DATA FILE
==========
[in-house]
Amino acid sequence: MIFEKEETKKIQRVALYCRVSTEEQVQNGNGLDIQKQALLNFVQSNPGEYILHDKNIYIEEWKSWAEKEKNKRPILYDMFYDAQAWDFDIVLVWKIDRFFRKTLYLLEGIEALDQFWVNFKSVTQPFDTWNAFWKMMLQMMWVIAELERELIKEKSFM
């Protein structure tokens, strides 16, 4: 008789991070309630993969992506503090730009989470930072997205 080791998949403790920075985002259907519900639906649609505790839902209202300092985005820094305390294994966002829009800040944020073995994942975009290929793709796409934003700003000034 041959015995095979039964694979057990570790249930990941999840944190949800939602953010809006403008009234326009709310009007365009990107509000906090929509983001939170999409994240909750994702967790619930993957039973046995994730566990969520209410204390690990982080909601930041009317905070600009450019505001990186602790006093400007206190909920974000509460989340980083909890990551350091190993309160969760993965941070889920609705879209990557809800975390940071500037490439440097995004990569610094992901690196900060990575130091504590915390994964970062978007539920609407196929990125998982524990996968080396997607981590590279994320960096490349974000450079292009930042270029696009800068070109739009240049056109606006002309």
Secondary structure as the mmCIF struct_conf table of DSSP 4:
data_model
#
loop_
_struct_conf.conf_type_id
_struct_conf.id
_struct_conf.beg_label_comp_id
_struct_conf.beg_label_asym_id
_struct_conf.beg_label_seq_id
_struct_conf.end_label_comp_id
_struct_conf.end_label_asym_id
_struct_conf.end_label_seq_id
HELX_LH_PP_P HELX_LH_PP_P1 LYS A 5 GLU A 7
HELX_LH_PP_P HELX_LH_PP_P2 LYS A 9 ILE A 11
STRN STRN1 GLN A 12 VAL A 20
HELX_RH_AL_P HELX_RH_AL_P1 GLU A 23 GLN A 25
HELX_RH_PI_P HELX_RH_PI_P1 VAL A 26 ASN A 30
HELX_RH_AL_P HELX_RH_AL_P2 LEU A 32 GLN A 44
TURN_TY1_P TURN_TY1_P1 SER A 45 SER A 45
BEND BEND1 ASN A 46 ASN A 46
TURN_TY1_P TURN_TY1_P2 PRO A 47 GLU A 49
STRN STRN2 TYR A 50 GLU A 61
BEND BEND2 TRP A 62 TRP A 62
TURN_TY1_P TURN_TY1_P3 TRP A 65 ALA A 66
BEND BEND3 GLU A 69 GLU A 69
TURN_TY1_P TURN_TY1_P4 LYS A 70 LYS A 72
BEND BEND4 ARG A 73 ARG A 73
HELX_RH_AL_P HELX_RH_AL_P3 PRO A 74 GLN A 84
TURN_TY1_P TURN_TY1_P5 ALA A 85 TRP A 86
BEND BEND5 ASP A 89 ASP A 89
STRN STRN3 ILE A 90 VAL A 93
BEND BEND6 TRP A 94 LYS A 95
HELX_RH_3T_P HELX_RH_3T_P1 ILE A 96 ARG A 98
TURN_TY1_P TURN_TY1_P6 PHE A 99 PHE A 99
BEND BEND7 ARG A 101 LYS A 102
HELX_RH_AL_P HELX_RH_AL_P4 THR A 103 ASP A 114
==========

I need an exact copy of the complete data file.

[in-house]
Amino acid sequence: MIFEKEETKKIQRVALYCRVSTEEQVQNGNGLDIQKQALLNFVQSNPGEYILHDKNIYIEEWKSWAEKEKNKRPILYDMFYDAQAWDFDIVLVWKIDRFFRKTLYLLEGIEALDQFWVNFKSVTQPFDTWNAFWKMMLQMMWVIAELERELIKEKSFM
């Protein structure tokens, strides 16, 4: 008789991070309630993969992506503090730009989470930072997205 080791998949403790920075985002259907519900639906649609505790839902209202300092985005820094305390294994966002829009800040944020073995994942975009290929793709796409934003700003000034 041959015995095979039964694979057990570790249930990941999840944190949800939602953010809006403008009234326009709310009007365009990107509000906090929509983001939170999409994240909750994702967790619930993957039973046995994730566990969520209410204390690990982080909601930041009317905070600009450019505001990186602790006093400007206190909920974000509460989340980083909890990551350091190993309160969760993965941070889920609705879209990557809800975390940071500037490439440097995004990569610094992901690196900060990575130091504590915390994964970062978007539920609407196929990125998982524990996968080396997607981590590279994320960096490349974000450079292009930042270029696009800068070109739009240049056109606006002309």
Secondary structure as the mmCIF struct_conf table of DSSP 4:
data_model
#
loop_
_struct_conf.conf_type_id
_struct_conf.id
_struct_conf.beg_label_comp_id
_struct_conf.beg_label_asym_id
_struct_conf.beg_label_seq_id
_struct_conf.end_label_comp_id
_struct_conf.end_label_asym_id
_struct_conf.end_label_seq_id
HELX_LH_PP_P HELX_LH_PP_P1 LYS A 5 GLU A 7
HELX_LH_PP_P HELX_LH_PP_P2 LYS A 9 ILE A 11
STRN STRN1 GLN A 12 VAL A 20
HELX_RH_AL_P HELX_RH_AL_P1 GLU A 23 GLN A 25
HELX_RH_PI_P HELX_RH_PI_P1 VAL A 26 ASN A 30
HELX_RH_AL_P HELX_RH_AL_P2 LEU A 32 GLN A 44
TURN_TY1_P TURN_TY1_P1 SER A 45 SER A 45
BEND BEND1 ASN A 46 ASN A 46
TURN_TY1_P TURN_TY1_P2 PRO A 47 GLU A 49
STRN STRN2 TYR A 50 GLU A 61
BEND BEND2 TRP A 62 TRP A 62
TURN_TY1_P TURN_TY1_P3 TRP A 65 ALA A 66
BEND BEND3 GLU A 69 GLU A 69
TURN_TY1_P TURN_TY1_P4 LYS A 70 LYS A 72
BEND BEND4 ARG A 73 ARG A 73
HELX_RH_AL_P HELX_RH_AL_P3 PRO A 74 GLN A 84
TURN_TY1_P TURN_TY1_P5 ALA A 85 TRP A 86
BEND BEND5 ASP A 89 ASP A 89
STRN STRN3 ILE A 90 VAL A 93
BEND BEND6 TRP A 94 LYS A 95
HELX_RH_3T_P HELX_RH_3T_P1 ILE A 96 ARG A 98
TURN_TY1_P TURN_TY1_P6 PHE A 99 PHE A 99
BEND BEND7 ARG A 101 LYS A 102
HELX_RH_AL_P HELX_RH_AL_P4 THR A 103 ASP A 114